Agricultural exports have allowed Argentina‘s economy to grow, but its GDP per capita has plummeted in recent years, a report by the World Trade Organization (WTO) indicates.
In general, the production and export of agricultural products are of particular importance to the Argentine economy.
What is the profile of that nation in terms of international trade? The WTO ranks it as one of the main world exporters of soybeans and by-products of soybeans, corn and sunflower.
It is also a major producer and exporter of other grains, beef, and dairy products.
Value chains have formed around soy, corn, meat, sunflower, dairy and other products that contribute significantly to GDP and employment, and are important earners of foreign exchange.
Since the beginning of 2013, the productive sectors linked to exports, particularly agriculture, have been the ones that have shown the best performance.
Exports, despite having contracted like the economy in general during that same period, have not only helped to sustain the balance of payments and prevent a further fall in GDP, but have also constituted an important source of financing for the public sector.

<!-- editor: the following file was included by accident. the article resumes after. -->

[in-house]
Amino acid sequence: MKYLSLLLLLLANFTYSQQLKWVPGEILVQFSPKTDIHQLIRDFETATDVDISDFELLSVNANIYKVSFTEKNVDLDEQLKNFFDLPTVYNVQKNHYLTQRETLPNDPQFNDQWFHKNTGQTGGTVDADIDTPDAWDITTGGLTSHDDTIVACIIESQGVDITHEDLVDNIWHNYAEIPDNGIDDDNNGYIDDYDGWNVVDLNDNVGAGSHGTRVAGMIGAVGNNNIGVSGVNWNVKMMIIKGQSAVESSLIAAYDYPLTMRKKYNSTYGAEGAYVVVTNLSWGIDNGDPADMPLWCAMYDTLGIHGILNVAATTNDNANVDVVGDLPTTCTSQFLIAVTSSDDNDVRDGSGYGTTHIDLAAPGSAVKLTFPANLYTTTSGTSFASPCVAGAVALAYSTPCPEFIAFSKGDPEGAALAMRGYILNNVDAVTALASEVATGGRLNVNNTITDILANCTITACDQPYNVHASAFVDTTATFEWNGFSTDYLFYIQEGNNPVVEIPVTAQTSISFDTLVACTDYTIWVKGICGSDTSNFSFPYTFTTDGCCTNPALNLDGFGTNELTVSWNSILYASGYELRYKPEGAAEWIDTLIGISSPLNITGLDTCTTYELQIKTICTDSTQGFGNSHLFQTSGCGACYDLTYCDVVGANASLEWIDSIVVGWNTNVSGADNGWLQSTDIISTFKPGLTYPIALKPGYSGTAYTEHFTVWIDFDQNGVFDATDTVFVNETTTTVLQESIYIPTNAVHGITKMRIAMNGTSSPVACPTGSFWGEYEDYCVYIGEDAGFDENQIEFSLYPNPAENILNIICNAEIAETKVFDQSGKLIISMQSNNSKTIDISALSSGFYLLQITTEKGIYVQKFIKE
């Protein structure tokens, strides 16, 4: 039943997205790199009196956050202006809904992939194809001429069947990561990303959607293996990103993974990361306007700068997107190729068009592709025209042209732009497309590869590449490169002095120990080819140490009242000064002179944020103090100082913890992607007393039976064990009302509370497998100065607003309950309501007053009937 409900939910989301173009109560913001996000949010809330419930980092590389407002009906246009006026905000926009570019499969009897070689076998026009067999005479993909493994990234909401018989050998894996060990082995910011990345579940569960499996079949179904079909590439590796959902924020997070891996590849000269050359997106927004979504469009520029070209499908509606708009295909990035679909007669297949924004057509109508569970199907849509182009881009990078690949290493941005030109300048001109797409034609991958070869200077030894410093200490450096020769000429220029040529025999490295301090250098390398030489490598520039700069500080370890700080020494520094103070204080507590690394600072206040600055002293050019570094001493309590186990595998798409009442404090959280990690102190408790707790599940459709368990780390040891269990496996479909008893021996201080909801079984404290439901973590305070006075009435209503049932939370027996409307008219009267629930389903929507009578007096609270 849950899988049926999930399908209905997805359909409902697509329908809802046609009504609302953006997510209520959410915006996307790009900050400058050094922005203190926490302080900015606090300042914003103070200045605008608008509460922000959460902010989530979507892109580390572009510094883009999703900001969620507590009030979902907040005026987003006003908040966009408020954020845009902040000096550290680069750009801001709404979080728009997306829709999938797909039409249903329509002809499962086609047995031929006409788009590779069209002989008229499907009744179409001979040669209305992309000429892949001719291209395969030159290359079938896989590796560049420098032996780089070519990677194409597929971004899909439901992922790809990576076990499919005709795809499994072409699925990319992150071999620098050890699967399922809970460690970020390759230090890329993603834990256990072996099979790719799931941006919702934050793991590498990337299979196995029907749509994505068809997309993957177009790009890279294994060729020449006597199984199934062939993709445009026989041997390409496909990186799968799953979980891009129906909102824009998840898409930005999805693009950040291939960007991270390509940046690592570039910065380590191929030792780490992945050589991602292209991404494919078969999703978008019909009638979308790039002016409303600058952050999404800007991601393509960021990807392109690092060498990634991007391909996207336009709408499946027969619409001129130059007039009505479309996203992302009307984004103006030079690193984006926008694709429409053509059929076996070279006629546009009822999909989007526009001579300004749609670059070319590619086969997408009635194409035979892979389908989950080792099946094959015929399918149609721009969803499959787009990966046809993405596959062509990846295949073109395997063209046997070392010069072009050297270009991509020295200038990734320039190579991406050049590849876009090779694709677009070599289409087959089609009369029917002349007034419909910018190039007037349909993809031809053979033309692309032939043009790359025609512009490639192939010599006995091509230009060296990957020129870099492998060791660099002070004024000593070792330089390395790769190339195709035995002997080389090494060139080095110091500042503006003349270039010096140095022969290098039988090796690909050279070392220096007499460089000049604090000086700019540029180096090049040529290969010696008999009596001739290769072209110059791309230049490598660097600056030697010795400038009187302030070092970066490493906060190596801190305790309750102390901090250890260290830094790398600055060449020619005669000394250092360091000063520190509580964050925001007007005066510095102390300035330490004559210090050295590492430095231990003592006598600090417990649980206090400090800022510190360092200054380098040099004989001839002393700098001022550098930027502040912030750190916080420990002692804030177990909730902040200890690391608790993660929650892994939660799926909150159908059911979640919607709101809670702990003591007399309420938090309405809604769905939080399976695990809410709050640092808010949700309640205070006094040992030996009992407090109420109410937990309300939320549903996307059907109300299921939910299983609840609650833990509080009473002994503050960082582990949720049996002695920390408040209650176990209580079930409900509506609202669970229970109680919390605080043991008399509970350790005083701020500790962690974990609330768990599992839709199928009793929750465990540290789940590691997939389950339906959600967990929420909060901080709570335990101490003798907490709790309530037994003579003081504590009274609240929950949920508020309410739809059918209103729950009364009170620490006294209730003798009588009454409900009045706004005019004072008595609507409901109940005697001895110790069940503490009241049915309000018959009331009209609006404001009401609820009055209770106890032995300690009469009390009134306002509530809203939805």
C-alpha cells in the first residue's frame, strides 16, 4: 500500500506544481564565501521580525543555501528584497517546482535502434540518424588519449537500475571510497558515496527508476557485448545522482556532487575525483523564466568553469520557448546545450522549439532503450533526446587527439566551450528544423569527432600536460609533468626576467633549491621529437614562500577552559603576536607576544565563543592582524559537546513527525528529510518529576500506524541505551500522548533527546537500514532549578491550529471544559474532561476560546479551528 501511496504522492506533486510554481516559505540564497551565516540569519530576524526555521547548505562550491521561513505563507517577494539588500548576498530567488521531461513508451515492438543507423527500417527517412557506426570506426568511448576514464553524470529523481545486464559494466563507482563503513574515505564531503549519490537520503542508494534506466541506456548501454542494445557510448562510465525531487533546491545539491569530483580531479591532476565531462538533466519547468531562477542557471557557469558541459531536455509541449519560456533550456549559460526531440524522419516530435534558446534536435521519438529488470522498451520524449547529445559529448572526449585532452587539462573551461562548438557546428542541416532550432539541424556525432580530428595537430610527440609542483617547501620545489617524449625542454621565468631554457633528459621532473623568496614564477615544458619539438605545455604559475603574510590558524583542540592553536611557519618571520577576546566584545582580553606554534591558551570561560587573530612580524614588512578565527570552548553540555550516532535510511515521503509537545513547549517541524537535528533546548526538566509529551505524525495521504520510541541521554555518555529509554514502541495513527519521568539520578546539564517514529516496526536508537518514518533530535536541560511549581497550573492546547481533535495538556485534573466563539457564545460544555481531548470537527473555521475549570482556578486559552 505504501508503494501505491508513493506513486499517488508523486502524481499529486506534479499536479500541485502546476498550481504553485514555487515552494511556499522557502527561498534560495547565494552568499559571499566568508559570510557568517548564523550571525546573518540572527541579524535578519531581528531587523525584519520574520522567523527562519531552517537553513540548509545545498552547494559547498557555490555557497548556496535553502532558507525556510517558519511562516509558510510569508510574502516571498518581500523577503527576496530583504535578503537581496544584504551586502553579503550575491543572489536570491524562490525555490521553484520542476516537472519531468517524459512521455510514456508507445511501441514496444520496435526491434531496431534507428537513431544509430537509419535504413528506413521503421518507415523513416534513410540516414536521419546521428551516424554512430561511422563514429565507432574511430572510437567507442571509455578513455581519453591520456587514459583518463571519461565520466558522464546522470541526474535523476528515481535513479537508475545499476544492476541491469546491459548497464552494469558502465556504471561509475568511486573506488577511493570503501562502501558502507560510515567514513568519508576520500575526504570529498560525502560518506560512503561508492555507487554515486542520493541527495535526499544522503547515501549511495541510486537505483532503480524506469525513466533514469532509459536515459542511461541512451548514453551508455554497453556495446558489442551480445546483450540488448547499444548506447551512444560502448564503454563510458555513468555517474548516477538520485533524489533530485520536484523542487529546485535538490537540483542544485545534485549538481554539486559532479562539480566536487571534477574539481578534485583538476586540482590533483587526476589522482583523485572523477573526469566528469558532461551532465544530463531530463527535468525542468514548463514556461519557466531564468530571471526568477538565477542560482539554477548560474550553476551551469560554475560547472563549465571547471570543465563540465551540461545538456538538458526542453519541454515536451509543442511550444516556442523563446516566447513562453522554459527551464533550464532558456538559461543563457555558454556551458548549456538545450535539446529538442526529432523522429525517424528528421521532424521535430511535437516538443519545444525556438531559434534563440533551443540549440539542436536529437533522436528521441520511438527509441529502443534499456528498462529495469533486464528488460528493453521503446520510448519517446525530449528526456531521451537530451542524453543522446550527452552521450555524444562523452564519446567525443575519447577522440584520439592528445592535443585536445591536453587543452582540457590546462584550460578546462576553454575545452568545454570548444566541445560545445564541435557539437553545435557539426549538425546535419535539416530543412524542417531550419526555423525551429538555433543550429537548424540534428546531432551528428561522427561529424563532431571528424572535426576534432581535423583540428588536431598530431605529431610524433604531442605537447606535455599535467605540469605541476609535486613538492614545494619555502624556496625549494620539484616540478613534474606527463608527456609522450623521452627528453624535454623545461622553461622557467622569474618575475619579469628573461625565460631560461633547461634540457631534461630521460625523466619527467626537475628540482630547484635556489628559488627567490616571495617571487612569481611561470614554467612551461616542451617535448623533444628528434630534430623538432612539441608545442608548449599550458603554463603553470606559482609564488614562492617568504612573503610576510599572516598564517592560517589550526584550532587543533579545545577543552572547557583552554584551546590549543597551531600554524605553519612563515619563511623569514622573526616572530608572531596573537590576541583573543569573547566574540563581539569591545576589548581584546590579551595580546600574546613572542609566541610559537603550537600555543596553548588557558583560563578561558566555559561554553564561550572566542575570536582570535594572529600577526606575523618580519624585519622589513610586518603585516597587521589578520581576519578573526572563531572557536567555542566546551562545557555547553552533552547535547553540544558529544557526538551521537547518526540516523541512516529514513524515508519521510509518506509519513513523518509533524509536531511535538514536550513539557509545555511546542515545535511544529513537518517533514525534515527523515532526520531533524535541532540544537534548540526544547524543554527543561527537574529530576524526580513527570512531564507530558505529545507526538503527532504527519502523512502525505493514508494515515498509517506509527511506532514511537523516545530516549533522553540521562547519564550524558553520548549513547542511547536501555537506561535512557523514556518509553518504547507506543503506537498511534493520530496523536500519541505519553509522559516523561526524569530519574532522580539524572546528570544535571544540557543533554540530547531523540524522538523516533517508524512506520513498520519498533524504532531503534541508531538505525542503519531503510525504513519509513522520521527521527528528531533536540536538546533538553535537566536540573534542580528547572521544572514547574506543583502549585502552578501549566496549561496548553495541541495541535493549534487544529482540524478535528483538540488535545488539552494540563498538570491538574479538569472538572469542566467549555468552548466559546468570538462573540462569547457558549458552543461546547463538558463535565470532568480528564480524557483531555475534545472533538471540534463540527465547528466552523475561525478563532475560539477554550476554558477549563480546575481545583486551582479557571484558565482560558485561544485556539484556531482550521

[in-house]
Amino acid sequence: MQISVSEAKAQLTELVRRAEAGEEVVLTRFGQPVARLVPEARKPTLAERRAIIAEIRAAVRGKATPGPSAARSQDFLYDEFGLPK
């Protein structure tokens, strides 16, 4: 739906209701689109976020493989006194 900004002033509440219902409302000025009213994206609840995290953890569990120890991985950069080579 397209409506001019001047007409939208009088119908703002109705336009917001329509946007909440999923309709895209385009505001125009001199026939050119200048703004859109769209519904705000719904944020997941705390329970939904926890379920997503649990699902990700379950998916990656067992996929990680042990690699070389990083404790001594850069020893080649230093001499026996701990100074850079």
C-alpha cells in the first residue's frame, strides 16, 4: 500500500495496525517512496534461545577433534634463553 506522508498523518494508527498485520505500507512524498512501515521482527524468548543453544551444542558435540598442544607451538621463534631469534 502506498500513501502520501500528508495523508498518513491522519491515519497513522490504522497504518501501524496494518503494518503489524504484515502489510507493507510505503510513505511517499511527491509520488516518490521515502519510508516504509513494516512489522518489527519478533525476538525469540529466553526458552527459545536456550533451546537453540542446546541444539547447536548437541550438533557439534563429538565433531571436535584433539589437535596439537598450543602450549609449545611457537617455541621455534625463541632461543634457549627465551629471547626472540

Similarly, since 2013, global domestic demand experienced a contraction in real terms, which resulted in an average annual drop in real GDP of 1.5% between 2012 and 2020 (of 0.3% if 2020 is excluded).
On average, net exports contributed positively to GDP growth throughout the 2012-2020 period.
Weak economic growth and the devaluation of the Argentine peso against the US dollar led to stagnation and the eventual drop in GDP per capita, which went from $ 13,932 in 2012 to $ 8,442 in 2020.
During 2012-2020, the economy of Argentina was characterized by high levels of inflation and external indebtedness and there were strong pressures on the exchange rate.
In this sense, according to the WTO, the contraction of GDP and the consequent reduction in per capita income are due in part to the measures adopted to contain inflation, and to the increase in the fiscal deficit and public debt.
The economic situation worsened due to the health crisis, which deepened the process of economic recession that began in 2018 and caused a fall in GDP of 9.9% in 2020 and an increase in the unemployment rate to 11 percent.